If you weren’t at the SCBWI British Isles conference last month, you might be asking yourself: “What is The Hook and why should I care about it?” Well, it’s a kind of X Factor/Dragon’s Den for children’s writers and illustrators. A bunch of attention-starved, approval-hungry lunatics stood onstage in front of four agents and 200 of their peers, and spent five minutes each pitching the hell out of their books. The whole crazy enterprise was ably coordinated by Zoë Cookson, with her presentational partner-in-crime Kate Mallinder.

Zoë and Kate

Anyway, I did it. I managed to get up on stage without falling over, kept pretty much to time and successfully synchronised my pitch with a complex animated slide deck. But (spoiler alert) I didn’t win - that honour fell to Catherine Whitmore and her excellent pitch for Too Big for Her Boots.

I could lie about it, but the truth is I was disappointed not to win. Desperately disappointed. I didn’t flounce off in a huff, but I did want to be alone in my defeat. I left the conference quietly and walked down the hill to central Winchester, the voice of my inner critic ringing in my ears.

I truly believe that these moments, the moments when we’re at our lowest ebb, are the ones where we really get to choose between winning and losing. I put in my headphones, put on my favourite music and by the time I was back at the hotel twenty minutes later I had a plan. Instead of sitting around my room, stewing in my own juices, I went out, got a coffee and spent the next hour doing some final edits to my book. That hour reminded me why my book is awesome and why my faith in it is well-placed. I got back on the horse.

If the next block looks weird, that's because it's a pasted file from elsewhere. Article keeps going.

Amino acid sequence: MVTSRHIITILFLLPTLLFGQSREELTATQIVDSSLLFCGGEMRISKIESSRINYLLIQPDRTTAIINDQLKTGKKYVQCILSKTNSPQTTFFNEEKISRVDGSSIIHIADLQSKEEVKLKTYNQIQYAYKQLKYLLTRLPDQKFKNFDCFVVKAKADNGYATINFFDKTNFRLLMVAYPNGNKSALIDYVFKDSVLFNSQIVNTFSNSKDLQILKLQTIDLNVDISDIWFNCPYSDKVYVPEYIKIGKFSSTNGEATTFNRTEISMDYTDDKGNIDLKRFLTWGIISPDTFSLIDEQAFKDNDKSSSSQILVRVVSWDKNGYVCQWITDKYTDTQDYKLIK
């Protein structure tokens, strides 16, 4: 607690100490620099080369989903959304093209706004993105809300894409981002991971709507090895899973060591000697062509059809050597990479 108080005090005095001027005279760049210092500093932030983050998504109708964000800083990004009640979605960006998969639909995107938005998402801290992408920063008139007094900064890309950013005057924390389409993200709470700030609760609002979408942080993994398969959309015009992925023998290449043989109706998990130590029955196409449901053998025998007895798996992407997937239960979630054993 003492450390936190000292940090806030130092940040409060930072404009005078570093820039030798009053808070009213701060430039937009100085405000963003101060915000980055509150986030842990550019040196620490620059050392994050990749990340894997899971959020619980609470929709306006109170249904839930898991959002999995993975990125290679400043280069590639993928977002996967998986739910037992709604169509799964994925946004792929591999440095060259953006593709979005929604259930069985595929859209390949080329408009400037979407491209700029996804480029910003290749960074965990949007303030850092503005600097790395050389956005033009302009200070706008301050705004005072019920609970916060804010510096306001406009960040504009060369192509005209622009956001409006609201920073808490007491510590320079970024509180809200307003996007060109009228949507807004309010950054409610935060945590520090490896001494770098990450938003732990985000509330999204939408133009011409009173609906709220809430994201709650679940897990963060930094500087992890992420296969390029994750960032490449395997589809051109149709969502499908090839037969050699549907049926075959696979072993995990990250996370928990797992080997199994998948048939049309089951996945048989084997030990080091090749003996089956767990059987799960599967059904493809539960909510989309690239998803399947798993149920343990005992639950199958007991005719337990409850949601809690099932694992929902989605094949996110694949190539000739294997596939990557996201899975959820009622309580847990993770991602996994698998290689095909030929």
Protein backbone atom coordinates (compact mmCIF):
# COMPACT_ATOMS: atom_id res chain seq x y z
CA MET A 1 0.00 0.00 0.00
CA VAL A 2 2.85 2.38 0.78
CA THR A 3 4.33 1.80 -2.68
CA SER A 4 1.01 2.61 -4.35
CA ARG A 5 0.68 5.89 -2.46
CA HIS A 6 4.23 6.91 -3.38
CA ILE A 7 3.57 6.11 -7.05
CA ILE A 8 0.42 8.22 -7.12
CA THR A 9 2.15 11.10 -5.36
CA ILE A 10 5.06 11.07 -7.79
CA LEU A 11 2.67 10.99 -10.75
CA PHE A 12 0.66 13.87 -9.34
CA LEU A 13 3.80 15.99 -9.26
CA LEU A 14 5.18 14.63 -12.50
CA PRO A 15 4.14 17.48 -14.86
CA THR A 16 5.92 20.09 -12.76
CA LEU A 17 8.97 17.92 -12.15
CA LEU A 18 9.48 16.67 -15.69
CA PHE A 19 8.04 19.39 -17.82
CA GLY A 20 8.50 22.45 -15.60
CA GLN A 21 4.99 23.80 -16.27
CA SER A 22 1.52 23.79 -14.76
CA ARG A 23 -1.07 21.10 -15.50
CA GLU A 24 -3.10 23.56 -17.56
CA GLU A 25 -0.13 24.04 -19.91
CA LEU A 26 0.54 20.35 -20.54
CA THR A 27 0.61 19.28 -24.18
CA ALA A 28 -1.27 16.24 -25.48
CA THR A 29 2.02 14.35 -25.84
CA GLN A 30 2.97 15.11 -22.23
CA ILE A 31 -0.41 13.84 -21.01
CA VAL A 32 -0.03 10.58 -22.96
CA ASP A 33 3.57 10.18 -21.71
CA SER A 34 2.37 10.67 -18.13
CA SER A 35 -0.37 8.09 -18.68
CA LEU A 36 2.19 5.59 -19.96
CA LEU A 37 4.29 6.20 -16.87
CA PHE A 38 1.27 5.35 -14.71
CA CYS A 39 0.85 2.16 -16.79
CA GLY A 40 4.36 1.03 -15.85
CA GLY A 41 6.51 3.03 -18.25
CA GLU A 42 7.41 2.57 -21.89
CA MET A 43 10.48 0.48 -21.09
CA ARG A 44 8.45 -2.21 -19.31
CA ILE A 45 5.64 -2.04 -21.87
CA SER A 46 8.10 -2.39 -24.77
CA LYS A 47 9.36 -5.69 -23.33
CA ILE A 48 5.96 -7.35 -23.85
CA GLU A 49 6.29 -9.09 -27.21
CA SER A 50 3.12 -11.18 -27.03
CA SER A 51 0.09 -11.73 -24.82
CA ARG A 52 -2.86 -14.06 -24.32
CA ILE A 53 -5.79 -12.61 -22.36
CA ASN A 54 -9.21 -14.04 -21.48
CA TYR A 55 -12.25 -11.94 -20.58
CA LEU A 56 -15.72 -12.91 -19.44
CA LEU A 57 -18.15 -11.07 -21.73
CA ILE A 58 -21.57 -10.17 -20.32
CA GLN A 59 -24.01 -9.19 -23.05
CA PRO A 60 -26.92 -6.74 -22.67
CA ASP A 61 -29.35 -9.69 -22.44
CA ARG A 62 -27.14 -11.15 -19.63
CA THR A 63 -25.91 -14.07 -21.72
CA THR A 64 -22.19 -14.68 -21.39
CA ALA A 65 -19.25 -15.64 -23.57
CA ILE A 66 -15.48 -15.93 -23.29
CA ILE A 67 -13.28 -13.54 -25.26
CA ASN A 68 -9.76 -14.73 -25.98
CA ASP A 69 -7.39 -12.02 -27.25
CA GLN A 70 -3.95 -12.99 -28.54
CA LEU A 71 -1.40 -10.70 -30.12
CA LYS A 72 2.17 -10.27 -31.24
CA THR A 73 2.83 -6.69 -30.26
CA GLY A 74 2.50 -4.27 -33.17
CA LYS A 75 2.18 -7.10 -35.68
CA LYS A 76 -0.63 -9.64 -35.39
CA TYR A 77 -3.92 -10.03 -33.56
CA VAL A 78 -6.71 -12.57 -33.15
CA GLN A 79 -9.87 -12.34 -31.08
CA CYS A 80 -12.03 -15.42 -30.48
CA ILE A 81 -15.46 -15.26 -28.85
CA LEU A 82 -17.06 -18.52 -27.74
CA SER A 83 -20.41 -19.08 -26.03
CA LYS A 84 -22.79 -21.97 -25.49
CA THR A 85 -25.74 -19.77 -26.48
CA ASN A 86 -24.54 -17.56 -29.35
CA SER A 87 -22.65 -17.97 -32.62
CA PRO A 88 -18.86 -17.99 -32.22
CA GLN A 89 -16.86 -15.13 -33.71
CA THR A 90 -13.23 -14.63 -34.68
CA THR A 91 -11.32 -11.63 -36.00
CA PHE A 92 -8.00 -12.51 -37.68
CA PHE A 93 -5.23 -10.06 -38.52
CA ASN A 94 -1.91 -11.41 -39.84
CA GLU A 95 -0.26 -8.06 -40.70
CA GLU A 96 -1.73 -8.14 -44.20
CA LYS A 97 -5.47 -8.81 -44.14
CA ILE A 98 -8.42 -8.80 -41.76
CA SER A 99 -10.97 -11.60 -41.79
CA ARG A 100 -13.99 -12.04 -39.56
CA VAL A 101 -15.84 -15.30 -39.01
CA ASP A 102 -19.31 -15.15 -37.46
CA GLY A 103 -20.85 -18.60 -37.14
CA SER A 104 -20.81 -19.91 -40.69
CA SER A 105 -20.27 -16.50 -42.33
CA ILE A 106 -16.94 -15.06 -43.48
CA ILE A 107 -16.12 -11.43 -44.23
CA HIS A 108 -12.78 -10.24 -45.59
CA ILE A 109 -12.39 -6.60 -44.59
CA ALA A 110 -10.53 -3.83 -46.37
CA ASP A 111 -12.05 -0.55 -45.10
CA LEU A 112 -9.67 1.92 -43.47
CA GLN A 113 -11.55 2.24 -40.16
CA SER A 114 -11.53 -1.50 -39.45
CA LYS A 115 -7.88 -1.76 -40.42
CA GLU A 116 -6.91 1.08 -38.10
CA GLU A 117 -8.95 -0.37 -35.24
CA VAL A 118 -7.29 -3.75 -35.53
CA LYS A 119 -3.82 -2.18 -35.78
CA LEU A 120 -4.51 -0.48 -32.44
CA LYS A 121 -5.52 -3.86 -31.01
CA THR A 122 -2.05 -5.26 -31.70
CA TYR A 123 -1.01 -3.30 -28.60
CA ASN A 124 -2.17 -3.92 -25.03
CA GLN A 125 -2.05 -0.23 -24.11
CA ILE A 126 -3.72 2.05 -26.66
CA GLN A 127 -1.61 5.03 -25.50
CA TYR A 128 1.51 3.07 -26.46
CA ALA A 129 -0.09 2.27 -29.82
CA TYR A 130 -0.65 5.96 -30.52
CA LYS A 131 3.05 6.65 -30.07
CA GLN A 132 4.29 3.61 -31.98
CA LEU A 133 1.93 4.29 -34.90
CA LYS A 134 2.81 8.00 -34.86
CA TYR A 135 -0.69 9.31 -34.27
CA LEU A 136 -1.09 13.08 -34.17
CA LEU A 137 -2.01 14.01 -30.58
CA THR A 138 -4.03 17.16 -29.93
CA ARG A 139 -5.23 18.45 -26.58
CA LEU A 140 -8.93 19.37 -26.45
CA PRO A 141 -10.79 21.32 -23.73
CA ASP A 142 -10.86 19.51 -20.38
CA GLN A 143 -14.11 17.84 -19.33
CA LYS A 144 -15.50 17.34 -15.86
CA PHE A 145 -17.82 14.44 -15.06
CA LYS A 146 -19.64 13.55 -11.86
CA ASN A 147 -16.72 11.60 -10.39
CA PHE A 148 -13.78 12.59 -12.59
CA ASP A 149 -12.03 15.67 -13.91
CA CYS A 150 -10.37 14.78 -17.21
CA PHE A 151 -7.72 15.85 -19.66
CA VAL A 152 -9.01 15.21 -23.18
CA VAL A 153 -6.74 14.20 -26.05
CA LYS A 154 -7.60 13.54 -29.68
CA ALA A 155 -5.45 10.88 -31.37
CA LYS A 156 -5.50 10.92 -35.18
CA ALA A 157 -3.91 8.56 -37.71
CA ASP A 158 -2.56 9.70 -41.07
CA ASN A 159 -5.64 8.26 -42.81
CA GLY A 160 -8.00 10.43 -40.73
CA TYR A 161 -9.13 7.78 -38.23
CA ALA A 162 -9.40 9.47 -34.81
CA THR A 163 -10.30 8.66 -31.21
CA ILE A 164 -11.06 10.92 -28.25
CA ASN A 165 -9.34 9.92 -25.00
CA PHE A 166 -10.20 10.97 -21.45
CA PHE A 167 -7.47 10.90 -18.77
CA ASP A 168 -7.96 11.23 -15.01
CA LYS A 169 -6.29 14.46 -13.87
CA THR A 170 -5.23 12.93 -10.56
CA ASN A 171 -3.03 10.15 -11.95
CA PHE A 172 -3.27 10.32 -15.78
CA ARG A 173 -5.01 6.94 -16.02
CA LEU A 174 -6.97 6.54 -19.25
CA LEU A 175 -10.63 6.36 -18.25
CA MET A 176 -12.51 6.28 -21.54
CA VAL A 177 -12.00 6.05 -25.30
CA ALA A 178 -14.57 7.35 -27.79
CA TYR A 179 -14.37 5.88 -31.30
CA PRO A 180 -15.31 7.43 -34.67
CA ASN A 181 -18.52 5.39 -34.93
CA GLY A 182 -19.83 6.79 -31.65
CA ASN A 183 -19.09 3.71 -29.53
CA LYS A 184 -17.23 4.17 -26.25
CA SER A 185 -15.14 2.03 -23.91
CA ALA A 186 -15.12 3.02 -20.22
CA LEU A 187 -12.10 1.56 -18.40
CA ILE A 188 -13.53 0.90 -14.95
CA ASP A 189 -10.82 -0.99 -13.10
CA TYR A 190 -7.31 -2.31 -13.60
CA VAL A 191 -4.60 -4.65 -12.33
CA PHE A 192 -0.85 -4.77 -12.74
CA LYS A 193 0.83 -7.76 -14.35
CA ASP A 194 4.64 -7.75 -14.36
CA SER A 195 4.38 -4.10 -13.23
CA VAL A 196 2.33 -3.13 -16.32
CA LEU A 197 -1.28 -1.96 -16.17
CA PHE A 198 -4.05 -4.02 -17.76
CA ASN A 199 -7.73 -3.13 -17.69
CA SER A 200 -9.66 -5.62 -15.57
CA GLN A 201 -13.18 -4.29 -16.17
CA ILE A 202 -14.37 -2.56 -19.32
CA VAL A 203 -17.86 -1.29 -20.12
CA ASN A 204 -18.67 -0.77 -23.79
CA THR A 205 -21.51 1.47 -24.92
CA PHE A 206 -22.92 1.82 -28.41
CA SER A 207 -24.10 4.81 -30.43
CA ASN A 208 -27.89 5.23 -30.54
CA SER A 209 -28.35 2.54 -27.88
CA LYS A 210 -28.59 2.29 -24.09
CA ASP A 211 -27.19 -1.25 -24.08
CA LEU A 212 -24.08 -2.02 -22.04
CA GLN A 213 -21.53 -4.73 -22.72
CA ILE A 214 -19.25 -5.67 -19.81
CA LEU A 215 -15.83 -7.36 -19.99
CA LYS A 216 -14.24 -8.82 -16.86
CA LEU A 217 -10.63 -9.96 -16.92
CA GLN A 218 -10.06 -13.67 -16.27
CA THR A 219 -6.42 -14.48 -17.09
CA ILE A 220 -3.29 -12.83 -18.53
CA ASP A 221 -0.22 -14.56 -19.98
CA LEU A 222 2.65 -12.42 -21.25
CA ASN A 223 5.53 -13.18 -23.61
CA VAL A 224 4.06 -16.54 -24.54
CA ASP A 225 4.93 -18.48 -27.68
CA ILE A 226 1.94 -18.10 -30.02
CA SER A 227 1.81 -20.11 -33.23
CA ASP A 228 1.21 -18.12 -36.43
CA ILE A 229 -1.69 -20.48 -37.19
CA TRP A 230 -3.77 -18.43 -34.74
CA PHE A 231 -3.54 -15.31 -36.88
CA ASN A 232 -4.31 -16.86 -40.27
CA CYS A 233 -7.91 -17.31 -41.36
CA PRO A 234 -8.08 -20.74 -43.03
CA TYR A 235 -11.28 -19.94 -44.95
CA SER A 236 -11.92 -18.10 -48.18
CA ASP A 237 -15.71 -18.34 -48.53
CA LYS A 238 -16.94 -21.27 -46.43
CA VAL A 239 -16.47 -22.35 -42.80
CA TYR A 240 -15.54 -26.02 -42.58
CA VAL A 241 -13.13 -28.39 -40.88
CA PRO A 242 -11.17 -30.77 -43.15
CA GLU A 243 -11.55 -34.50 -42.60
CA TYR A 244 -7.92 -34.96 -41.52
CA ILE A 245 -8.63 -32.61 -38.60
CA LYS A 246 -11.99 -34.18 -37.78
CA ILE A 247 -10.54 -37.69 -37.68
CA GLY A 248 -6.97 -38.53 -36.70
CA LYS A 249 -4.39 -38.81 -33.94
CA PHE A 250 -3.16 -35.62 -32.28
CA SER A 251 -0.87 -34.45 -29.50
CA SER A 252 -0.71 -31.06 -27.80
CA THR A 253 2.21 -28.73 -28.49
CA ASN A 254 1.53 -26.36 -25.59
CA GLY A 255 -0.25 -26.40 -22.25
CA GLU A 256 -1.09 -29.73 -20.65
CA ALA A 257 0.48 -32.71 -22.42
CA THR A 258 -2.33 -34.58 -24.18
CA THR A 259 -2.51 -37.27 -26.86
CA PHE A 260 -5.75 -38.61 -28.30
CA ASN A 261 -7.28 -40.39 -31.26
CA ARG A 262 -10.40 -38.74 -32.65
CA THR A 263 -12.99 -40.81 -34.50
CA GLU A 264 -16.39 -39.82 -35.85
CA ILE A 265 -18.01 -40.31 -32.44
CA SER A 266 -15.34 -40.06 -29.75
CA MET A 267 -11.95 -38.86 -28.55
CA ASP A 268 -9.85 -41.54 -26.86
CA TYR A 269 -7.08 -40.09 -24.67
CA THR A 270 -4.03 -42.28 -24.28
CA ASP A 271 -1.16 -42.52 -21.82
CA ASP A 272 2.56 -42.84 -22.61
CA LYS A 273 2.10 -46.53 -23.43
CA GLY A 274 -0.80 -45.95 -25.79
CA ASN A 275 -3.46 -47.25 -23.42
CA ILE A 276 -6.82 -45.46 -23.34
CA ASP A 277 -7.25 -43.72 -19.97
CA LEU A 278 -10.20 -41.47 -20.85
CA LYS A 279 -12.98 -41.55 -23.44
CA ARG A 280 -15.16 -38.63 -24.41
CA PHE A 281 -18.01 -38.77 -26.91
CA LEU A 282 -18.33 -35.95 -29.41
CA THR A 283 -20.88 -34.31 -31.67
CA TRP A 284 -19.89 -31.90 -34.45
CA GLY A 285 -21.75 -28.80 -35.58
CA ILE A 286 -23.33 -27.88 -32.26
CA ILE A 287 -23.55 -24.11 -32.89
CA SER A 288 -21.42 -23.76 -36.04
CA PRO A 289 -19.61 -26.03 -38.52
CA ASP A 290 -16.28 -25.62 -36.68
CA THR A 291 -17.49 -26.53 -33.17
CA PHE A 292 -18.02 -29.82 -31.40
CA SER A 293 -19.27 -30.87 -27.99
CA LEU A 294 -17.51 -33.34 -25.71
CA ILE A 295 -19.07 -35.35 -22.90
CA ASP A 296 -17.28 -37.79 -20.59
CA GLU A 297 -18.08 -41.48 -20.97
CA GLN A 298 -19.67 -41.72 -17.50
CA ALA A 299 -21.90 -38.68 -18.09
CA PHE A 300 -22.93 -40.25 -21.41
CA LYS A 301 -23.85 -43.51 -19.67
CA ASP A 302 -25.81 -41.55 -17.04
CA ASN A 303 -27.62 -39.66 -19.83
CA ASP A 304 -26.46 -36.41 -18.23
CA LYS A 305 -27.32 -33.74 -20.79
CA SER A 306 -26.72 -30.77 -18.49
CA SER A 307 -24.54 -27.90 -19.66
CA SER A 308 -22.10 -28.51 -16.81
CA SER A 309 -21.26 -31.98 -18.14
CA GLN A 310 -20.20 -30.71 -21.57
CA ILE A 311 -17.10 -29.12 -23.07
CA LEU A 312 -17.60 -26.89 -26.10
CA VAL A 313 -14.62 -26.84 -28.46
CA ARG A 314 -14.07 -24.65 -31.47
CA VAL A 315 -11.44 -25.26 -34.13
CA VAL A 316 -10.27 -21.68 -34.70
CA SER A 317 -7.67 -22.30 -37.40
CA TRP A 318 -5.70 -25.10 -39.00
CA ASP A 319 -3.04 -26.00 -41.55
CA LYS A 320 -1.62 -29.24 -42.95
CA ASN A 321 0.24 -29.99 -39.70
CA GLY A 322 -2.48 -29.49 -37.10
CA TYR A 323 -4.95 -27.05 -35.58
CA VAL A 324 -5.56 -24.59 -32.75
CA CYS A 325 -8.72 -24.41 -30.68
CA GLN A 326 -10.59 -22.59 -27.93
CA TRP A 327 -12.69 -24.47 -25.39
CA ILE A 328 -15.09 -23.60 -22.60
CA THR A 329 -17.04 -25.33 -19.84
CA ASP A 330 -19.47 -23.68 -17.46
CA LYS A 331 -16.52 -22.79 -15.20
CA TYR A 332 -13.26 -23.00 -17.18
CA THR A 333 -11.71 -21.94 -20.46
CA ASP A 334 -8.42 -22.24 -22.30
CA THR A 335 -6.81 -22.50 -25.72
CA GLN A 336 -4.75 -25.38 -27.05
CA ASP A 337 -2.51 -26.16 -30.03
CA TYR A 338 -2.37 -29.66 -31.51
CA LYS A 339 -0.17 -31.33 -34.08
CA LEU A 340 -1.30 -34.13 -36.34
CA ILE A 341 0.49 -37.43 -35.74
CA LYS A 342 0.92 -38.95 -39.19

No, no! That was a metaphor, you idiot!

The irony of doing something like The Hook, is that the five minutes when I was onstage pitching was genuinely the easiest part of the whole process. What the audience couldn’t see were the months of preparation that led up to that moment.

I first had the idea of entering The Hook back in February. I remember mentioning it in conversation at the Undiscovered Voices 2018 launch party, and again a couple of months later when I met Jan Carr (the original creator of The Hook) at a book launch. Jan cautioned me that even getting selected was tough, with the number of entrants increasing yearly. I took that information on board and began to evolve a plan about how I might deliver my pitch, sketching out ways to introduce the world of the novel. Even then, I knew that I wanted to do something ambitious with my slides, to maximise the visual opportunities afforded to me as a writer/illustrator.

In tandem, I was working on the book all through the year, writing and rewriting, designing and redesigning. Ideas for the novel and ideas for the pitch intertwined, in the same way that the writing and illustrating processes informed each other. I knew that the timing was right for me to be finished by November, or perhaps the deadline made sure that happened. Either way, I was itching to reveal the book to the world, but it seemed to be a long time before applications to The Hook opened.